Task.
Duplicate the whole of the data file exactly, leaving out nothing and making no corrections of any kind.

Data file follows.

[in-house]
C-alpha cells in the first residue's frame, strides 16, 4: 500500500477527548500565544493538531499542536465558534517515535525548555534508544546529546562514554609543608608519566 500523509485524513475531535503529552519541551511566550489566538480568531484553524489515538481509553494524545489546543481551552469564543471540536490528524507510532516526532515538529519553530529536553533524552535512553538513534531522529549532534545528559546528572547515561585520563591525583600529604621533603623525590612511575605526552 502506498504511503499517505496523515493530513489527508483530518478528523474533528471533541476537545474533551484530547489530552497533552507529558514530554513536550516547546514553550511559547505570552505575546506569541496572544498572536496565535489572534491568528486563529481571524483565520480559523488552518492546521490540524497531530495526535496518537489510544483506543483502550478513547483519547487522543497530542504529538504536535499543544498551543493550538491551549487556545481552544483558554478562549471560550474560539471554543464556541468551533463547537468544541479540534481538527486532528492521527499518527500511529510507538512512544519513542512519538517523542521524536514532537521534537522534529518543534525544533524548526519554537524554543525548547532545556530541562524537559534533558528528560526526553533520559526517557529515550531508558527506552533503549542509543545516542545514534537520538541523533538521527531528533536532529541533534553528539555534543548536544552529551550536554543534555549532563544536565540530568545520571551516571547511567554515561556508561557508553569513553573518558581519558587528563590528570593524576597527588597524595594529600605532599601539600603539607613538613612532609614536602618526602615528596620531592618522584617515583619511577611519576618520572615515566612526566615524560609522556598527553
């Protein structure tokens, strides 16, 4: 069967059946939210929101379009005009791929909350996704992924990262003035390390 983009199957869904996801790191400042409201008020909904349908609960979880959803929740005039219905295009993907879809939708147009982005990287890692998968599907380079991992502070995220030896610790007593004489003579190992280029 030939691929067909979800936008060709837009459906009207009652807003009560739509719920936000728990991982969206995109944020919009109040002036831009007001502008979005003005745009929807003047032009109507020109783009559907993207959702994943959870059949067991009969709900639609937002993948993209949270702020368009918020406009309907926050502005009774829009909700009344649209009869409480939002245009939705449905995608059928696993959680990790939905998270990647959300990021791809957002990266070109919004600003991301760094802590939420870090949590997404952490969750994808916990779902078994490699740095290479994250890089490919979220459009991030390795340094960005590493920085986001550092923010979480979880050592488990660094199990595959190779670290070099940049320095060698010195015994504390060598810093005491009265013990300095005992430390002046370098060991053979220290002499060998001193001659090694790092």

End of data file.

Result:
[in-house]
C-alpha cells in the first residue's frame, strides 16, 4: 500500500477527548500565544493538531499542536465558534517515535525548555534508544546529546562514554609543608608519566 500523509485524513475531535503529552519541551511566550489566538480568531484553524489515538481509553494524545489546543481551552469564543471540536490528524507510532516526532515538529519553530529536553533524552535512553538513534531522529549532534545528559546528572547515561585520563591525583600529604621533603623525590612511575605526552 502506498504511503499517505496523515493530513489527508483530518478528523474533528471533541476537545474533551484530547489530552497533552507529558514530554513536550516547546514553550511559547505570552505575546506569541496572544498572536496565535489572534491568528486563529481571524483565520480559523488552518492546521490540524497531530495526535496518537489510544483506543483502550478513547483519547487522543497530542504529538504536535499543544498551543493550538491551549487556545481552544483558554478562549471560550474560539471554543464556541468551533463547537468544541479540534481538527486532528492521527499518527500511529510507538512512544519513542512519538517523542521524536514532537521534537522534529518543534525544533524548526519554537524554543525548547532545556530541562524537559534533558528528560526526553533520559526517557529515550531508558527506552533503549542509543545516542545514534537520538541523533538521527531528533536532529541533534553528539555534543548536544552529551550536554543534555549532563544536565540530568545520571551516571547511567554515561556508561557508553569513553573518558581519558587528563590528570593524576597527588597524595594529600605532599601539600603539607613538613612532609614536602618526602615528596620531592618522584617515583619511577611519576618520572615515566612526566615524560609522556598527553
């Protein structure tokens, strides 16, 4: 069967059946939210929101379009005009791929909350996704992924990262003035390390 983009199957869904996801790191400042409201008020909904349908609960979880959803929740005039219905295009993907879809939708147009982005990287890692998968599907380079991992502070995220030896610790007593004489003579190992280029 030939691929067909979800936008060709837009459906009207009652807003009560739509719920936000728990991982969206995109944020919009109040002036831009007001502008979005003005745009929807003047032009109507020109783009559907993207959702994943959870059949067991009969709900639609937002993948993209949270702020368009918020406009309907926050502005009774829009909700009344649209009869409480939002245009939705449905995608059928696993959680990790939905998270990647959300990021791809957002990266070109919004600003991301760094802590939420870090949590997404952490969750994808916990779902078994490699740095290479994250890089490919979220459009991030390795340094960005590493920085986001550092923010979480979880050592488990660094199990595959190779670290070099940049320095060698010195015994504390060598810093005491009265013990300095005992430390002046370098060991053979220290002499060998001193001659090694790092």